As a prominent member of a large and numerous family who have won distinction in many and varied occupations in Marion and Williamson counties, Dr. Dausa D. Hartwell is entitled to all the praise that is heaped upon him. When perhaps he might have been able, through his undoubted ability, to have established himself in a larger city where he would have gained not only a valuable experience, but a more lucrative practice, he has been content to stay in his home town and administer to the needs of his old friends and neighbors. It is a rare gift, that of unselfishness, and one that is little shown by our young lawyers and doctors today.

The grandfather of Dr. Hartwell was the late William Hartwell, who came into Williamson county in 1839 from Tennessee. During the Civil war his brothers to the number of six gave their services and almost their lives to the preservation of the Union. His youngest brother, Lorenzo D. Hartwell, has just retired after years of service at the bar of Williamson county, leaving behind him the enviable record of an honorable career. William Hartwell spent his life as a farmer, and raised a large family of children. His wife was Miss Adeline Phenix, and their children are as follows: Profesor John L. D., of Marion; Flora, the wife of George Moore, also living in Marion; Charles K., of East St. Louis, where he holds the position of government inspector in the National Stock Yards; Caroline, who died unmarried when she was about twenty years old; Sarah, who died at thirty-five, as the wife of Christopher Hanks; George P., of Villa Ridge, Illinois; Joseph A., a farmer near Creal Springs, Illinois; and Dora, who is the wife of Will Stotlar, of Williamson county.

Dr. Hartwell is the son of the eldest of this family, Professor Hartwell, who was born in Williamson county. Brought up in the country, his healthy life gave him a strong body and mind but little in the way of educational advantages. His training was obtained mainly in the common schools and he began his career as a teacher before he attained his majority. Through teaching and through constant application as a student he has developed into one of the most scholarly and cultured men in the county. His work in the school room was so efficient and he had so decided a taste for it that he determined to make it his life work. He carried out this resolve and the thirty-six years which he has given to it have all been spent within the limits of Williamson county. Six years


ago he was called to take the principalship of the Lincoln school in Marion, and that is his present position.

Professor Hartwell married in Williamson county Miss Lizzie E. Davis. She is a daughter of Allison Davis, who passed his life in Tennessee, where Mrs. Hartwell was born. At the age of sixteen she came to Illinois, where she met Professor Hartwell. Dr. Hartwell is the eldest of three children, the other two being Minnie A., the wife of Berry Proctor, of Marion, and Eddie E,, of the same city.

Like his father, Dausa D. Hartwell was born in Williamson county, his birth occurring in the Williford community, on the 7th of October, 1878. The Doctor graduated from the high school at Creal Springs and then, following in the steps of his father, taught a term of country school. Deciding that teaching was not his vocation, he turned to medicine, entering the College of Physicians and Surgeons in St. Louis, taking his degree from that institution in 1901. He then returned to his home town, where he has built up a large practice. Realizing that in the medical profession modern science is bringing about constant changes, and that a doctor, of all men, must keep abreast of the times, he went to Chicago in 1905 and took a course of lectures in the Post Graduate School, while the following year he took similar work in the Chicago Polyclinic. He thus is endeavoring to give his patients the advantage of all the most recent methods of treatment. He is physician for the modest little hospital in Marion and served two years as president of the board of health. He is also a partner of one of the leading druggists of Marion.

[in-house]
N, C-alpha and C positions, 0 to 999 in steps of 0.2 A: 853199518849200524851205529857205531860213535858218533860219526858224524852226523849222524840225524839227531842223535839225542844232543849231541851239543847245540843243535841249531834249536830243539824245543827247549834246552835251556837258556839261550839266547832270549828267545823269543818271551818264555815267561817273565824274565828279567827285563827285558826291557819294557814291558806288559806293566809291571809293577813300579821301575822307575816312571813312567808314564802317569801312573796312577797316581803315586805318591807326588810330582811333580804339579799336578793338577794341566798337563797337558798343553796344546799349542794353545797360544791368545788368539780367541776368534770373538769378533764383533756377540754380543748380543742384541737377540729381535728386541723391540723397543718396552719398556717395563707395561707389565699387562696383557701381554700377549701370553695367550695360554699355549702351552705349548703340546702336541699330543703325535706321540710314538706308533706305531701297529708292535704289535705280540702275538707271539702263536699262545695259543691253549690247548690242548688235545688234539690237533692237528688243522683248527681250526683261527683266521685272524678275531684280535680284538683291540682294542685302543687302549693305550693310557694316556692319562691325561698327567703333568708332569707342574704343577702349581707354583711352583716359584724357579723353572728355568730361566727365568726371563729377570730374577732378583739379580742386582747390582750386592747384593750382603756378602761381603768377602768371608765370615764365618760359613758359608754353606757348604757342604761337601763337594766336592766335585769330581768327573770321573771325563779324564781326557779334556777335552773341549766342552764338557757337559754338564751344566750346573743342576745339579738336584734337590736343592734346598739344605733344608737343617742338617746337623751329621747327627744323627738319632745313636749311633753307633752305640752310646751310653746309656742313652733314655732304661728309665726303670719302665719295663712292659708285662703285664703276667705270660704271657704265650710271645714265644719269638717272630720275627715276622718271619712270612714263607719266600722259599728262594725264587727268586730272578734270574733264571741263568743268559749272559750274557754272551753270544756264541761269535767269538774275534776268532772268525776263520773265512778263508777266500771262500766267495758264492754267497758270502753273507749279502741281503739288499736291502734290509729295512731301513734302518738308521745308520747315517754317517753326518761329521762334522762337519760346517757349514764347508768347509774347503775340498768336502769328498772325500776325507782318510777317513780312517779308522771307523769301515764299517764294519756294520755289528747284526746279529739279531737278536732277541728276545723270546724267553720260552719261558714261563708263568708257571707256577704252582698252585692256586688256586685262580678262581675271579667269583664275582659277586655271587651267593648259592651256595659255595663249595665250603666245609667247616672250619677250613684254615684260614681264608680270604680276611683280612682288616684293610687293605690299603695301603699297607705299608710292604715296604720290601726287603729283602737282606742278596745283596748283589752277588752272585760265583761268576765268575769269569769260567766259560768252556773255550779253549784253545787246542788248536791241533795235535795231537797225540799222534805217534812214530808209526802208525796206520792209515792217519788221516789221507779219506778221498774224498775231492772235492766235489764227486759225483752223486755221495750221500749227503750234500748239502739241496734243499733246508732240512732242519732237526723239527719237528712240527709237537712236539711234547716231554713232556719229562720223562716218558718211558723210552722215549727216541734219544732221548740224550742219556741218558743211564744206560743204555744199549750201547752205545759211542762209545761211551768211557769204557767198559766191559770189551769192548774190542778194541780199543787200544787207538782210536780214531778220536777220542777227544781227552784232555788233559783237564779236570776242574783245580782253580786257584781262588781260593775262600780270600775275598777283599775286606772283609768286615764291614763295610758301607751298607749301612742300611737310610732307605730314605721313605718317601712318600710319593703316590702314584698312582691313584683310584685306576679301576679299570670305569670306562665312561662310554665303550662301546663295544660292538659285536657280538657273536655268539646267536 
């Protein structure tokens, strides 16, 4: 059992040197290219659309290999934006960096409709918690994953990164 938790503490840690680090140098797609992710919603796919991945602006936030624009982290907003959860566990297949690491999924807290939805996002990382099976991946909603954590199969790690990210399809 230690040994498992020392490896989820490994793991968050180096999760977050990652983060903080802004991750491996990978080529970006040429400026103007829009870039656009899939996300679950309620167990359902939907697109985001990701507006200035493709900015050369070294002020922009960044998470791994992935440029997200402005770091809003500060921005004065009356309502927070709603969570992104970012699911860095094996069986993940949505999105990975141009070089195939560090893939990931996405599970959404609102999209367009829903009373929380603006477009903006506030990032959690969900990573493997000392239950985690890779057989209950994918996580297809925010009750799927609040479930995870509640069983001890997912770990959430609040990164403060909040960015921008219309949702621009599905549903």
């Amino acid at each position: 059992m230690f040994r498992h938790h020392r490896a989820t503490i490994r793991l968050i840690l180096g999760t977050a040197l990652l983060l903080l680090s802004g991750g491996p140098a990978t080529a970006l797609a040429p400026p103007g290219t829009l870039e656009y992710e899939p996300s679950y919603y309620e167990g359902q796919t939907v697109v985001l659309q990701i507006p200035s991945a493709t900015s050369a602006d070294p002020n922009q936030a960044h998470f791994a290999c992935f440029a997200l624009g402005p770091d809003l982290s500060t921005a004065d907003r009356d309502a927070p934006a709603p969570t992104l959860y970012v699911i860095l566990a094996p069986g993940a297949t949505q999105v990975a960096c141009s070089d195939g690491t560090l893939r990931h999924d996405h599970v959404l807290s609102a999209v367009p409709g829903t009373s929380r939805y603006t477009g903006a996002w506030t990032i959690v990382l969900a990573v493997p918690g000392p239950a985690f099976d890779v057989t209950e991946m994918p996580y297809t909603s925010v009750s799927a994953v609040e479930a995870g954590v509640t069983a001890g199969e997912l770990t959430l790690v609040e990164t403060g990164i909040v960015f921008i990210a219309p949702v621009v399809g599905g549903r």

Thinking that the members of his profession derive great benefit from a discussion of their problems, and also that in union his fellow practitioners lose much of that envious spirit which is harmful to the practice of any profession, he is a member of the city, county and state medical societies, and of the Southern Illinois Medical Society, as well as the American Medical Association.

Following the practice of most of the voters of his family name, Dr. Hartwell is a Republican in his political faith. Among the fraternal orders, he is a Master Mason, an Odd Fellow, a Knight of Pythias and an Elk. This long list speaks sufficiently for his strong belief in the efficacy of the principles set forth by these orders. In his religious affiliations, he, together with his household; are active in the work of the Mission Baptist church.

In St. Louis, on the 30th of April 1904, Dr. Hartwell married Rita Drake, a daughter of Mrs. Amy Drake. The Drakes were southern people, coming originally from Louisiana. Mrs. Drake is the mother of Professor Leonard Drake, who has charge of swimming and athletics at the Muegge Institute, in St. Louis; Mrs. Hartwell; and Musa, the wife of Henry Lashley of Home, Missouri.

From the heritage of Dr. Hartwell his success was only to be expected, but his popularity is only the result of his own personality. His kindly manner and heartfelt sympathy make him a welcome guest, and he has not been rendered callous to suffering through much experience with it, as have so many men of his profession.

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